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Johnson, Mike (ed.) / Leblanc Bell : A newsletter for music retailers, educators, employees and friends of G. Leblanc Corporation
(May 6, 1996)

Ad venture,   pp. 25-31

Page 28

continued from page 27
ing Gardens of Babylon and the Colos-
sus of Rhodes, an enormous statue of
the sun god Helios (see page 2 7, top).
The backgrounds were paintings by
Mario Lorrinaga from the Cinerama
adventure movie by Lowell Thomas,
Seven Wonders of the World.
Highlighting the early 1960s is a se-
ries of six ads developed to persuade
the consumer that the enjoyment of
playing a musical instrument does not
need to stop at the end of high school.
The ads maintain that playing a band
instrument is for everyone, regardless
There's a Hit of
in Every Hlousewife
First chair clarinetist    tho high skho o band- Four years
aqe Today, a happily married homerase who put away her
band uniform when she graduated, but never last her ove csf
Music    never put away her LeblAnc carnet. You'd be "r
prised how a -music brial" helps brighten hr  day breaks up
the daily hausewori routine. For her and m lions lie her,
Music is not a carerr but it does play an iportant part in her
everyday life We are proud that Lbianc musical ins-cments
help contribute so rruch lasting oeauty a enjoyment to those
who appreciate and create Music  whether it be an the cn
cet stage, in school bands and recording studios o in the
own homes.
Would Donna Reed have left that pile of
dirty dishes in the sink before taking her
"music break'? We don't think so.
of profession, age or stage
of life. We might call
these six ads the "bit of"
series. Headlines include:
There's a Bit of Chopin
in Every Cowboy. There's
a Lot of Music in Every
Doctor. There's a Bit of
Brahms in Every Barber.
One of the ads in the se-
ries (this page, left) reads,
There's a Bit of Haydn in
Every Housewife.
First chair clarinetist
in the high school band-
four years ago. Today, a
happily married home-
maker who put away her
band uniform when she
graduated, but never lost
her love of Music . . .
never put away her Le-       Bs,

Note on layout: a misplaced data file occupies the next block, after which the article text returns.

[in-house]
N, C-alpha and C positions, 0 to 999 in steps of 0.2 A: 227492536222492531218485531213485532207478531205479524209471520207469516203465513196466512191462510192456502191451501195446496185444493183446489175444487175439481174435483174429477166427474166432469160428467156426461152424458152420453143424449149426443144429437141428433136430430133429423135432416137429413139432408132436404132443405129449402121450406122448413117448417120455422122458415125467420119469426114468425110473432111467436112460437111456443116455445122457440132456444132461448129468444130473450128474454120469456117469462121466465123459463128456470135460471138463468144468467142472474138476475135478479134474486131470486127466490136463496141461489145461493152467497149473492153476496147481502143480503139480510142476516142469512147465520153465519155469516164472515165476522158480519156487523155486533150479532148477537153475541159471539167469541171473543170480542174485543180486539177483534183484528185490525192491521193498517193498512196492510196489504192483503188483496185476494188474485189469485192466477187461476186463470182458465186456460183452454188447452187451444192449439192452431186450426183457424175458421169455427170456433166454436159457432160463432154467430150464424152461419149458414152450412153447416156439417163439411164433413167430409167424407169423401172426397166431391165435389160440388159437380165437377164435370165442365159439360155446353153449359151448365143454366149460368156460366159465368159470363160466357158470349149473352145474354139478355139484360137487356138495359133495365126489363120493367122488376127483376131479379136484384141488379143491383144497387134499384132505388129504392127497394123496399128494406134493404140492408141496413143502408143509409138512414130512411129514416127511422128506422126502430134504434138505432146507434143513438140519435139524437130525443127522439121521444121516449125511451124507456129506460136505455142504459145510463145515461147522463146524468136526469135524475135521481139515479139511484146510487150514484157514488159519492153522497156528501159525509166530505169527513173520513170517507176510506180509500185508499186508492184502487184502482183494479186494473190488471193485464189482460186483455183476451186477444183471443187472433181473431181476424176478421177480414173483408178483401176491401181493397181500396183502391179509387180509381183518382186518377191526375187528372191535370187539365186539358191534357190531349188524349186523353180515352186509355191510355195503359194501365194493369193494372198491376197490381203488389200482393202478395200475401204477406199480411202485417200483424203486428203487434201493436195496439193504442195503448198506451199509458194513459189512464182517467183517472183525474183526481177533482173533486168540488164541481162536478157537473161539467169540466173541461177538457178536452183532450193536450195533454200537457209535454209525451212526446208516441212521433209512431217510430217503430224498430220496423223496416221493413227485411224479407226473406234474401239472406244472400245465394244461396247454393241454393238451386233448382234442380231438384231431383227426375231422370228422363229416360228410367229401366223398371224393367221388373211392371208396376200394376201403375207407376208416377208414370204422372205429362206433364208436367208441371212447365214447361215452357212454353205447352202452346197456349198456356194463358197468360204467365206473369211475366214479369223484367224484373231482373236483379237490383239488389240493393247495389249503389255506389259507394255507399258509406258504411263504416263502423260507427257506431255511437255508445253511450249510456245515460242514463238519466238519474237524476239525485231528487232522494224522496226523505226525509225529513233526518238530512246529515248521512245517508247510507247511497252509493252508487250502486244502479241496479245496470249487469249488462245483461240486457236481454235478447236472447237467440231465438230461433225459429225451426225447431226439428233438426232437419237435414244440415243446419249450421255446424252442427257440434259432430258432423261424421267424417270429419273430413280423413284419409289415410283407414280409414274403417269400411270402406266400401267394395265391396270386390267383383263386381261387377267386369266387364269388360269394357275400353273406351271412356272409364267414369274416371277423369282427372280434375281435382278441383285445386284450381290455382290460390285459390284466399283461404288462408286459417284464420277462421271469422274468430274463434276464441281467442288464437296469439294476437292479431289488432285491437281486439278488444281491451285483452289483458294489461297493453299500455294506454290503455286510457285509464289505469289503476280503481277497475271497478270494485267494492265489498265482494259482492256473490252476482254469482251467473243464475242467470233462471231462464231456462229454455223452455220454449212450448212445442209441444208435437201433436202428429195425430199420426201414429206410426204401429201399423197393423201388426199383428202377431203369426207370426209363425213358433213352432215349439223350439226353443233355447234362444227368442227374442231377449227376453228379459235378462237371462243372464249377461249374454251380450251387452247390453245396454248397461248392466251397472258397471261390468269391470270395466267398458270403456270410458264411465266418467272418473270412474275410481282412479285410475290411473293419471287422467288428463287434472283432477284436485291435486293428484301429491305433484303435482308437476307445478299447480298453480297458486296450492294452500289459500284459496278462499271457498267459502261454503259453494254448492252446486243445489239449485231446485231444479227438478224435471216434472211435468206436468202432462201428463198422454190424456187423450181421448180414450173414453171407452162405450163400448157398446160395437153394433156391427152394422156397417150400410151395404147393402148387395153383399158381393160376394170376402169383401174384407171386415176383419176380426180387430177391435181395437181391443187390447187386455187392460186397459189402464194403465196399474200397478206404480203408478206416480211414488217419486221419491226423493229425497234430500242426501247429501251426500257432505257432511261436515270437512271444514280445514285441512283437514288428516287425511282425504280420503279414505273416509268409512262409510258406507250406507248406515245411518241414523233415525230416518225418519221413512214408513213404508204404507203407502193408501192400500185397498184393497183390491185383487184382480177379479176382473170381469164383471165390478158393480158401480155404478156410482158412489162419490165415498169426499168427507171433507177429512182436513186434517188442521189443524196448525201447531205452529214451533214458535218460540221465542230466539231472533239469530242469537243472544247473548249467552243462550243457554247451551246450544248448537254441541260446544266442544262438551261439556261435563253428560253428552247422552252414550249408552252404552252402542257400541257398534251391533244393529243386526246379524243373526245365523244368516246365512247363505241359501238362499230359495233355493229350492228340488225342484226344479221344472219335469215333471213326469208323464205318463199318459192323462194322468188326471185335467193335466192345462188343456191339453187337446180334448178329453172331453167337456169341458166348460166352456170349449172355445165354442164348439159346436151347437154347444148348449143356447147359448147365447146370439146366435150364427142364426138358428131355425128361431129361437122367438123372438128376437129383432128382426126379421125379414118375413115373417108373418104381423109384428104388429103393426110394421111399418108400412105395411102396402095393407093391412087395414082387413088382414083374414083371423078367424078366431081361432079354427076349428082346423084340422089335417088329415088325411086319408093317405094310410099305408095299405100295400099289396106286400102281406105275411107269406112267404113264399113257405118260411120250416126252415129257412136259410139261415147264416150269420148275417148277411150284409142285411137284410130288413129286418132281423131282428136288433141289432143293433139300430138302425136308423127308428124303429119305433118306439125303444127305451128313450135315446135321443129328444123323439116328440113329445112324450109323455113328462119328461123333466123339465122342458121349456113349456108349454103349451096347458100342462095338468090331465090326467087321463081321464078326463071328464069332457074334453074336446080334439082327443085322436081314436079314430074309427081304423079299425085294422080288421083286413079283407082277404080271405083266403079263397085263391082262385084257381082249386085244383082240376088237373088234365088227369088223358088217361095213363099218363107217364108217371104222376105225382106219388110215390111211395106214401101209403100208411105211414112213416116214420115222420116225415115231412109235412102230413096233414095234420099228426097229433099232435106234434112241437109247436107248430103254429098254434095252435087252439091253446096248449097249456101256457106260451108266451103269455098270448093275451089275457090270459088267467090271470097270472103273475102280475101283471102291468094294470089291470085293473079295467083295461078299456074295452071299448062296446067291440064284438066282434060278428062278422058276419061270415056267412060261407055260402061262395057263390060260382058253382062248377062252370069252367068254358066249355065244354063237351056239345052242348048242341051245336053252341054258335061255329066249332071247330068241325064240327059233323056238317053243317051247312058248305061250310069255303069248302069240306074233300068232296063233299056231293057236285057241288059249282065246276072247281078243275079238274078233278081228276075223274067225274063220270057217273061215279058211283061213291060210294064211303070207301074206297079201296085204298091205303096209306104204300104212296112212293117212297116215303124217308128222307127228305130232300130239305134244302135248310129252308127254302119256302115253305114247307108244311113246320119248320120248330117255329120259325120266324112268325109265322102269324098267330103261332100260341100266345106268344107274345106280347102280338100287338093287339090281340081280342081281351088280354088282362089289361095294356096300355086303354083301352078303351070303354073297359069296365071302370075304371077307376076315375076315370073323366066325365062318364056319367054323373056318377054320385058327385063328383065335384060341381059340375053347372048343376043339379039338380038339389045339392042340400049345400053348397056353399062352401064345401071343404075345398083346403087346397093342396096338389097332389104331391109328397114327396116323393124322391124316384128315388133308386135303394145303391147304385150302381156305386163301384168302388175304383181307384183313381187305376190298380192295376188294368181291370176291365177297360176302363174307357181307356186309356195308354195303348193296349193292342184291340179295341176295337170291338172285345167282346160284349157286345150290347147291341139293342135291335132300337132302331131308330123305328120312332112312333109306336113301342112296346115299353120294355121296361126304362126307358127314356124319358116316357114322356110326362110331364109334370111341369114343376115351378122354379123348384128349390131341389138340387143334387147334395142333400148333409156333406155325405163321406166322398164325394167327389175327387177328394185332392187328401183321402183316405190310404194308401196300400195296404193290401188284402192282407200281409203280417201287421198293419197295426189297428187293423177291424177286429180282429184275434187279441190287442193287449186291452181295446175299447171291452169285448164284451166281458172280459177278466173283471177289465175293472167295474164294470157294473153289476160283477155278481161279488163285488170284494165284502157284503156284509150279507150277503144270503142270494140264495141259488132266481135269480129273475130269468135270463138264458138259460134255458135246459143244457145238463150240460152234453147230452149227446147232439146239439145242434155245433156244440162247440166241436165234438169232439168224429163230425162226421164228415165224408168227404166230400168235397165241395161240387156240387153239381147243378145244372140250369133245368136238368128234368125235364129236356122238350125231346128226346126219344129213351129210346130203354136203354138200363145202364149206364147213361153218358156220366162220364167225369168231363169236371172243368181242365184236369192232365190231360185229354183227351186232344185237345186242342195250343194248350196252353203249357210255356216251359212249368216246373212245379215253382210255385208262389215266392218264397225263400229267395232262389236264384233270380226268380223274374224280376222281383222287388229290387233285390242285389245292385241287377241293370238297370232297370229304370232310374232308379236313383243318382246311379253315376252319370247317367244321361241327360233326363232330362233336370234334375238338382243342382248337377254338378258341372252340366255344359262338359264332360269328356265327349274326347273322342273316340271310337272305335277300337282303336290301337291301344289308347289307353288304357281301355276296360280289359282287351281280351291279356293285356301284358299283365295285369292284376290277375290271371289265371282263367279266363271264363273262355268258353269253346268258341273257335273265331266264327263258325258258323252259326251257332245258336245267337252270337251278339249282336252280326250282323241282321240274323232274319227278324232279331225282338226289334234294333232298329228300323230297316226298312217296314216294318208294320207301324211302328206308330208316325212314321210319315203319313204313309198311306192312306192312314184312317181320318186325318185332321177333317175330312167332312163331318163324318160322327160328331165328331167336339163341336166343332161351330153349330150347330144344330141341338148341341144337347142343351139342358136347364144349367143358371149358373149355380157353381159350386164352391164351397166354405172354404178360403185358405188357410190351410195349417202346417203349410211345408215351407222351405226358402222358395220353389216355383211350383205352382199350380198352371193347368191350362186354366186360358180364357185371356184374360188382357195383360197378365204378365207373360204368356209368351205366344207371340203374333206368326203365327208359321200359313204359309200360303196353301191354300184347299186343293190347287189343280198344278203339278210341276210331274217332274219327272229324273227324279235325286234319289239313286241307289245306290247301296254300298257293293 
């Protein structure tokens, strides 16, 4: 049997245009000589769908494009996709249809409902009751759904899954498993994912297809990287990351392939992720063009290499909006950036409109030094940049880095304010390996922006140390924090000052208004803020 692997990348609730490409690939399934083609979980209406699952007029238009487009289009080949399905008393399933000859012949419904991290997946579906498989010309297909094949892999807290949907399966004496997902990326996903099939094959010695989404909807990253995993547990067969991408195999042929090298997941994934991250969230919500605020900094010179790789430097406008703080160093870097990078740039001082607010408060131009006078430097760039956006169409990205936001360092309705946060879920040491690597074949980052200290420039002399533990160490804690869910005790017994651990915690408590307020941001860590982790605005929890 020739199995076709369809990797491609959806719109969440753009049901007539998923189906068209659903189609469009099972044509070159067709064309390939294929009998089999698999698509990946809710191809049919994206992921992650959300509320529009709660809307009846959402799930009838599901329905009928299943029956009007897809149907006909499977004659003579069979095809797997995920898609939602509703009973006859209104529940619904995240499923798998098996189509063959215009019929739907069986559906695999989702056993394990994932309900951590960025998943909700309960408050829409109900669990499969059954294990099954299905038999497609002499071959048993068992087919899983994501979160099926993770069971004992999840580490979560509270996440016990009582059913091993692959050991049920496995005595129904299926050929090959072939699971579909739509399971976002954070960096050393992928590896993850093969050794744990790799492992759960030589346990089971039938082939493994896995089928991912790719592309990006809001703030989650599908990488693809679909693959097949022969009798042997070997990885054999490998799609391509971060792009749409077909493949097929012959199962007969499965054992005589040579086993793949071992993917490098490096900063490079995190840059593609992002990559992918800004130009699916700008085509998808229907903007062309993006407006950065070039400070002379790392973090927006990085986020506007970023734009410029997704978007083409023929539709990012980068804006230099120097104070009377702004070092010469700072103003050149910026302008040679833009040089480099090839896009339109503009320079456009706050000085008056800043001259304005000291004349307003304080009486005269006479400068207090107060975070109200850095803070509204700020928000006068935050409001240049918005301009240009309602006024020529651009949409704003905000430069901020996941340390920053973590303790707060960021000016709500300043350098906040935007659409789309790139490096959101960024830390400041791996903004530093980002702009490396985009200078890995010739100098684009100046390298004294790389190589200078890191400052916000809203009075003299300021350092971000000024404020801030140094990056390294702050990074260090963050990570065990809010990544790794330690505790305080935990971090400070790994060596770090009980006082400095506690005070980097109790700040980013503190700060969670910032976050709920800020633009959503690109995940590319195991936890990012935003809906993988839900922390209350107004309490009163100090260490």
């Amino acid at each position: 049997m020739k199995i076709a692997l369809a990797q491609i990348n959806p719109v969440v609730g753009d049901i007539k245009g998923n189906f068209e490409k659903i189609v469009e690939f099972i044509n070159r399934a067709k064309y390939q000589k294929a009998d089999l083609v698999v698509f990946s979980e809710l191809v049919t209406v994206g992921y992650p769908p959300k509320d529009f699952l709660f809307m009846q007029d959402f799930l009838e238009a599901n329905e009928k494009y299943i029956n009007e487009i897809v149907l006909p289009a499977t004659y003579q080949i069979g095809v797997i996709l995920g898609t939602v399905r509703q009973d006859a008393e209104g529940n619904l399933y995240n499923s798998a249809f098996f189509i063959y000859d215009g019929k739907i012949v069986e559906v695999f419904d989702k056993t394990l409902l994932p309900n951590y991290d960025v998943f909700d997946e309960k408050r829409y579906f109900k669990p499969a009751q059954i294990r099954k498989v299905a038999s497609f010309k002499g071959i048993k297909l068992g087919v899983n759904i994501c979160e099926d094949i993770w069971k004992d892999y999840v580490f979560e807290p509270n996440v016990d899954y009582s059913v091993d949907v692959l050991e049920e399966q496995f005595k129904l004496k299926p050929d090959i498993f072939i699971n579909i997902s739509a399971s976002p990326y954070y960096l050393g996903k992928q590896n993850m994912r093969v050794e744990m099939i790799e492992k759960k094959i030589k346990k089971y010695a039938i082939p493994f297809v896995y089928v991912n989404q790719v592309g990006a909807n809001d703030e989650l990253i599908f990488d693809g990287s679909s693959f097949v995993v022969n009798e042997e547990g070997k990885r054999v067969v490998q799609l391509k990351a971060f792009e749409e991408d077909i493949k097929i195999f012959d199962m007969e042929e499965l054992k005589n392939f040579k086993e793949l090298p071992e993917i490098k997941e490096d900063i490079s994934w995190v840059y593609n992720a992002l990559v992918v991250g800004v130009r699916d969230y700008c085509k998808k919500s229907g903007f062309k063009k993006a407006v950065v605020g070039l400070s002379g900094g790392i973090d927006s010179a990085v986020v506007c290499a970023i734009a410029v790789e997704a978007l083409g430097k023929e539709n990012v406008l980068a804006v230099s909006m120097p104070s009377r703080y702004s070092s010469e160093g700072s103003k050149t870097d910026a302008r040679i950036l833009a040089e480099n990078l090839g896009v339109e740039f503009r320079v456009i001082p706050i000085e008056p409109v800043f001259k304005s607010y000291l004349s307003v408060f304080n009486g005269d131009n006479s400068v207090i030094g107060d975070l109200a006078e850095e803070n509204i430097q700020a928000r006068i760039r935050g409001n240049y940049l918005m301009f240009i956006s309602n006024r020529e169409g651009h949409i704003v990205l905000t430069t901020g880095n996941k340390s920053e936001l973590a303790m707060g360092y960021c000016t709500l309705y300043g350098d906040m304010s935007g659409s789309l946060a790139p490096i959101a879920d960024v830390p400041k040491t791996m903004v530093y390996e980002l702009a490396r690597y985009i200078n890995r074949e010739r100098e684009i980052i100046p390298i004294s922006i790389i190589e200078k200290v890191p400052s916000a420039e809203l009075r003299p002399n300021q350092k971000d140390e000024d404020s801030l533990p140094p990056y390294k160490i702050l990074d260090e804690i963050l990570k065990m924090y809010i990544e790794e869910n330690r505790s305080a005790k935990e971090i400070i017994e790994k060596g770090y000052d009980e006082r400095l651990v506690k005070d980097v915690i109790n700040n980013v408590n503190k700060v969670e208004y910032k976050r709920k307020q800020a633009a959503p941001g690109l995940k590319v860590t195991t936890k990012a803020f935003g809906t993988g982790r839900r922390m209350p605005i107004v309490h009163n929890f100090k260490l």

blanc clarinet. You'd be       ,I_
surprised how a "music
break" helps brighten her     -e:
day; breaks up the daily
housework routine. For
her and millions like her,
Music is not a career, but
it does play an important
part in her everyday life. We are proud
that Leblanc musical instruments help
contribute so much lasting beauty and
enjoyment to those who appreciate and
create Music ... whether it be on the
concert stage, in school bands and re-
cording studios . . . or in their own
In an ad that truly reflects the anxi-
eties of the decade in which it was
produced, Leblanc addresses the issue
of band recruitment head-on. Placed
in the trade press in 1962, the ad (this
page, top) offers a booklet, "How Mu-
sic Can Bring You Closer to Your
Child," which was the result of a study
Leblanc conducted as part of its
"Golden Triangle Plan," assessing par-
ents' attitudes toward music education.
The study discovered some funda-
mental reasons why parents may not
encourage their child's music educa-
tion. Parents' feelings-that their child
has no talent, or is not patient enough
for lessons, or won't stay committed-
are usually not based on actual experi-
ence, but on supposition.
Leblanc's booklet meets parental
uncertainties regarding school music
programs directly and honestly, offer-
ing successful solutions. A revised ver-
sion of the booklet is still available. If
you would like one, simply request
it in writing from our advertising de-
1dy  pN-d bl L b ar as N z It  g.  t6e ] , 6t[ polf,  h  t    *l~-
Jl f.4w. Pane -s w~tra ~~ . W h v   M to U   d  J msc  f
ghodmus¢ Dora -wh  n  Y. CMl   t, Y-u Chdd"-   , -h2 1-bekht that
Above: A 1962 trade-press ad claims that
Mom has been "browbeaten" by her own
unconscious attitudes.
partment, G. Leblanc Corporation,
P.O. Box 1415, Kenosha, Wisconsin,
A trick seemingly used by art direc-
tors at least once in their careers is to
spoof a famous painting to promote a
product. Two such paintings have lent
themselves to manipulation more than
any other. One is Grant Wood's farm
Beginning in 1987, Leblanc
experienced something of a
creative renaissance that
introduced a wealth of
visually exciting advertising.
couple in "American Gothic," which
has been stylized, modernized or modi-
fied numerous ways.
The other is Leonardo Da Vinci's
"Mona Lisa," which Leblanc used in
1974 as inspiration for an L-70 clarinet
continued on page 30

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